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Tesla's Autopilot Reduces Chances of an Accident by 50 Percent, Says Musk

Not one year after the Autopilot function was introduced (more like just over half a year) on all-new Model S and Model X Teslas, Elon Musk is already bragging about the efficiency of the system.
Musk and Norwegian Minister for Transport 1 photo
During a talk with the Norwegian Minister of Transport and Communications (the same meeting where he mentioned something about a potential future rival for Uber that uses autonomous vehicles), the CEO of Tesla Motors also mentioned something quite interesting and important. He seemed to suggest that, after analyzing the Autopilot data compiled from all the Tesla cars out there using the feature, they've concluded you are 50 percent less likely to be involved in an accident than if you were driving yourself.

Here is a transcript of his ideas on the subject: “The probability of having an accident is 50% lower if you have Autopilot on. Even with our first version. So we can see basically what’s the average number of kilometers to an accident - accident defined by airbag deployment. Even with this early version, it’s almost twice as good as a person.”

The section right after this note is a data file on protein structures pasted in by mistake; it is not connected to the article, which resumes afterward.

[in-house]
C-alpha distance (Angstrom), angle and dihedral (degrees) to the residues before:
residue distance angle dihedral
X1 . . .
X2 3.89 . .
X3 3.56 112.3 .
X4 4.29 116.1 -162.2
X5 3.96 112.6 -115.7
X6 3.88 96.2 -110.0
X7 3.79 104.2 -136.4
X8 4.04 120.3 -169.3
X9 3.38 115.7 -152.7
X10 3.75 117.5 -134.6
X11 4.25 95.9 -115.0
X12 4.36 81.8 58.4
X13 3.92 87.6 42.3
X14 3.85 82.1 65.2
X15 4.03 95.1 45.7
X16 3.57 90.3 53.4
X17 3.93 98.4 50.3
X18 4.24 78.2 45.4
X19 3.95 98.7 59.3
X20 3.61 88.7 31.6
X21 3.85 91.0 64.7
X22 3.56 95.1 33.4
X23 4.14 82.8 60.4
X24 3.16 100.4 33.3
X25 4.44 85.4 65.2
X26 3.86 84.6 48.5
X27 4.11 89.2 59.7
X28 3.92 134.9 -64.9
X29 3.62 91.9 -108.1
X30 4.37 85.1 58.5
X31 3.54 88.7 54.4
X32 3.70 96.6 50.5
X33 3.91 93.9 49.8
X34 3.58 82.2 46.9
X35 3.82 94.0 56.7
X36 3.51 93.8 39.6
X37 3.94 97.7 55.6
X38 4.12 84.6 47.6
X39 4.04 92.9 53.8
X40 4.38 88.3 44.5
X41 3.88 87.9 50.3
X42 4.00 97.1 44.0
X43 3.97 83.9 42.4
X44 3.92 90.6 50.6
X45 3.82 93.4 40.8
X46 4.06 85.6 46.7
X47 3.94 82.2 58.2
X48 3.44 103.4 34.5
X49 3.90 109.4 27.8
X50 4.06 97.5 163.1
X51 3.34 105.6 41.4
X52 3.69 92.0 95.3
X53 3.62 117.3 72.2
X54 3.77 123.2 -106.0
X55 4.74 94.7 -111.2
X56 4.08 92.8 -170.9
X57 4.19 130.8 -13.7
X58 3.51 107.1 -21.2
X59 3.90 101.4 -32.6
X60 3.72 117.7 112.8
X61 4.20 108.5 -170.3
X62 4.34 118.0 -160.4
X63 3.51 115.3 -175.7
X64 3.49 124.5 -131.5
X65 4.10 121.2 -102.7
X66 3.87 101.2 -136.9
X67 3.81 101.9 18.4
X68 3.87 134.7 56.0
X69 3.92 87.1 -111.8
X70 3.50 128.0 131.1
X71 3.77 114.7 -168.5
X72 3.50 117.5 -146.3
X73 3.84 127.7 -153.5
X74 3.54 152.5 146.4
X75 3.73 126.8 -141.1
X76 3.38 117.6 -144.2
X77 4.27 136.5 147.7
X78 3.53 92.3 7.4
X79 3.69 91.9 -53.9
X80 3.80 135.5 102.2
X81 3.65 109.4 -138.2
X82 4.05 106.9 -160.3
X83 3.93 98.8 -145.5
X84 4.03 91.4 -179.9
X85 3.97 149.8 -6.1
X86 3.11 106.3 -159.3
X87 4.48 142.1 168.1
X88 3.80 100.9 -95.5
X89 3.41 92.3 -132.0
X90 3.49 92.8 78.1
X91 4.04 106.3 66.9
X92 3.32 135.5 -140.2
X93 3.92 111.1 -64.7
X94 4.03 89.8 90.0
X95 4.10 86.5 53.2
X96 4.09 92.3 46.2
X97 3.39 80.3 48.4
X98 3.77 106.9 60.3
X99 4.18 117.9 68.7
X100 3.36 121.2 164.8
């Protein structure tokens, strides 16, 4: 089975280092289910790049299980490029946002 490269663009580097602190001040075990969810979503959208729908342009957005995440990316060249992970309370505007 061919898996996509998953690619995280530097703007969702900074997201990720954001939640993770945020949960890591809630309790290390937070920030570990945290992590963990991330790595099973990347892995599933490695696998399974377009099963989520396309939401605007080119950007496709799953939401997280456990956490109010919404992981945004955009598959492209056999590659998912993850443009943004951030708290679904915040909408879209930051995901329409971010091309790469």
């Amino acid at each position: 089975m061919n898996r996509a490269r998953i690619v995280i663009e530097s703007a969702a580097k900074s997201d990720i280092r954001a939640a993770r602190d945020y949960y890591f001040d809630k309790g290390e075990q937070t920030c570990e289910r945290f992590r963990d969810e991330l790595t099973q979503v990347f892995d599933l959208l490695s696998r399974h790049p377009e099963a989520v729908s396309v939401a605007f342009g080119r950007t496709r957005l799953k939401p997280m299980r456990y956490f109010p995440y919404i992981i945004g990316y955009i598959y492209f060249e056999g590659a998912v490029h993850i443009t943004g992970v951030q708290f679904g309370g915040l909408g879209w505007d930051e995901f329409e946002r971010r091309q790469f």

We've seen the Autopilot in action, we've seen people letting go of the steering wheel without any sign of concern and there is no doubt that the system works. But Mr. Musk doesn't make it very clear whether he's taking one very important aspect into account: the fact that people use the Autopilot when out on the open road, on marked, multi-lane highways where the chances of any type of incident occurring are significantly reduced. Is he comparing apples with oranges or not?

Whatever the case, the numbers presented by Musk sound excellent, and he expects even greater achievements from the second generation of the Autopilot. This improved version (which is said to offer autonomous driving) should be ready in less than two years - about the same time as the Model 3, you might say. It wasn't so long ago that Musk spoke of around 47 million miles (75 million kilometers) covered with the Autopilot on, so the company has plenty of data to work with - a lot more than any other company working towards an autonomous vehicle.

Musk knows very well that the problem doesn't lie with the technology, but with the regulations and the infrastructure. He's confident that the lawmakers will take into account the encouraging results recorded by the Autopilot project and speed up the laws concerning autonomous driving. One thing is certain: quickly, slowly or just at an average pace, we are getting there - there are just too many entities pulling towards the same direction.



 
 
 
 
 

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